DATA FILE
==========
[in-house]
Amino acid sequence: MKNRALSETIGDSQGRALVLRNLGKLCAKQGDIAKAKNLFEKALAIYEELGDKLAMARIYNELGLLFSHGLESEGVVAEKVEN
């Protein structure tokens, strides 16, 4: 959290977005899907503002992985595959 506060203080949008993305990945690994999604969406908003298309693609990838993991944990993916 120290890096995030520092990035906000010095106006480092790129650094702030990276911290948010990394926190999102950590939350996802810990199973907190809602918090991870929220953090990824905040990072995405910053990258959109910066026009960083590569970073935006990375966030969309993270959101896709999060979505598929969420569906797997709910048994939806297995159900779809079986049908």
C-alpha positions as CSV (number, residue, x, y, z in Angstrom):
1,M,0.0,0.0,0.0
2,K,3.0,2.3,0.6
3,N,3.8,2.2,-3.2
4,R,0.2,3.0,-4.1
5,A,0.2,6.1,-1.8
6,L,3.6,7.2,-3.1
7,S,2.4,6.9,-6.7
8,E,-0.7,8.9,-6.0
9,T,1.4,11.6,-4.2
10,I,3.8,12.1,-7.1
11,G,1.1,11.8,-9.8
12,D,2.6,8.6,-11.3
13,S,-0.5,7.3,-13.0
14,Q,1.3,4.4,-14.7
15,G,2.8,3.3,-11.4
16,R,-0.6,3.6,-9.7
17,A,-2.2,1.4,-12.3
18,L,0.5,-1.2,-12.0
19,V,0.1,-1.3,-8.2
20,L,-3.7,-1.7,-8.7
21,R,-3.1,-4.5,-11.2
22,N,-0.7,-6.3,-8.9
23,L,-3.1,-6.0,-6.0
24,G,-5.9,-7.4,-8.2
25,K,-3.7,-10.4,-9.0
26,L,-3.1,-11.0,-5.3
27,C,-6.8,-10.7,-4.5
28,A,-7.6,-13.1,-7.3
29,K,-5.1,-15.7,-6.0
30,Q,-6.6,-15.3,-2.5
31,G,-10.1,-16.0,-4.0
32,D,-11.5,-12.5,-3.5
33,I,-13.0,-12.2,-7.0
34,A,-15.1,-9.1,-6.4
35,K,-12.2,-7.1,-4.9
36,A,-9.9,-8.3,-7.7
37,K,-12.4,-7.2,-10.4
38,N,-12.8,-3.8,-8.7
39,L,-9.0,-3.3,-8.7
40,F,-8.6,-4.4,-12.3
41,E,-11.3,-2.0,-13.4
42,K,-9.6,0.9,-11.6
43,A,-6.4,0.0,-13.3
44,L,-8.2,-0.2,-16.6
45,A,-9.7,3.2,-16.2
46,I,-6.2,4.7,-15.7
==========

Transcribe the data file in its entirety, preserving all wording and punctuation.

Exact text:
[in-house]
Amino acid sequence: MKNRALSETIGDSQGRALVLRNLGKLCAKQGDIAKAKNLFEKALAIYEELGDKLAMARIYNELGLLFSHGLESEGVVAEKVEN
């Protein structure tokens, strides 16, 4: 959290977005899907503002992985595959 506060203080949008993305990945690994999604969406908003298309693609990838993991944990993916 120290890096995030520092990035906000010095106006480092790129650094702030990276911290948010990394926190999102950590939350996802810990199973907190809602918090991870929220953090990824905040990072995405910053990258959109910066026009960083590569970073935006990375966030969309993270959101896709999060979505598929969420569906797997709910048994939806297995159900779809079986049908």
C-alpha positions as CSV (number, residue, x, y, z in Angstrom):
1,M,0.0,0.0,0.0
2,K,3.0,2.3,0.6
3,N,3.8,2.2,-3.2
4,R,0.2,3.0,-4.1
5,A,0.2,6.1,-1.8
6,L,3.6,7.2,-3.1
7,S,2.4,6.9,-6.7
8,E,-0.7,8.9,-6.0
9,T,1.4,11.6,-4.2
10,I,3.8,12.1,-7.1
11,G,1.1,11.8,-9.8
12,D,2.6,8.6,-11.3
13,S,-0.5,7.3,-13.0
14,Q,1.3,4.4,-14.7
15,G,2.8,3.3,-11.4
16,R,-0.6,3.6,-9.7
17,A,-2.2,1.4,-12.3
18,L,0.5,-1.2,-12.0
19,V,0.1,-1.3,-8.2
20,L,-3.7,-1.7,-8.7
21,R,-3.1,-4.5,-11.2
22,N,-0.7,-6.3,-8.9
23,L,-3.1,-6.0,-6.0
24,G,-5.9,-7.4,-8.2
25,K,-3.7,-10.4,-9.0
26,L,-3.1,-11.0,-5.3
27,C,-6.8,-10.7,-4.5
28,A,-7.6,-13.1,-7.3
29,K,-5.1,-15.7,-6.0
30,Q,-6.6,-15.3,-2.5
31,G,-10.1,-16.0,-4.0
32,D,-11.5,-12.5,-3.5
33,I,-13.0,-12.2,-7.0
34,A,-15.1,-9.1,-6.4
35,K,-12.2,-7.1,-4.9
36,A,-9.9,-8.3,-7.7
37,K,-12.4,-7.2,-10.4
38,N,-12.8,-3.8,-8.7
39,L,-9.0,-3.3,-8.7
40,F,-8.6,-4.4,-12.3
41,E,-11.3,-2.0,-13.4
42,K,-9.6,0.9,-11.6
43,A,-6.4,0.0,-13.3
44,L,-8.2,-0.2,-16.6
45,A,-9.7,3.2,-16.2
46,I,-6.2,4.7,-15.7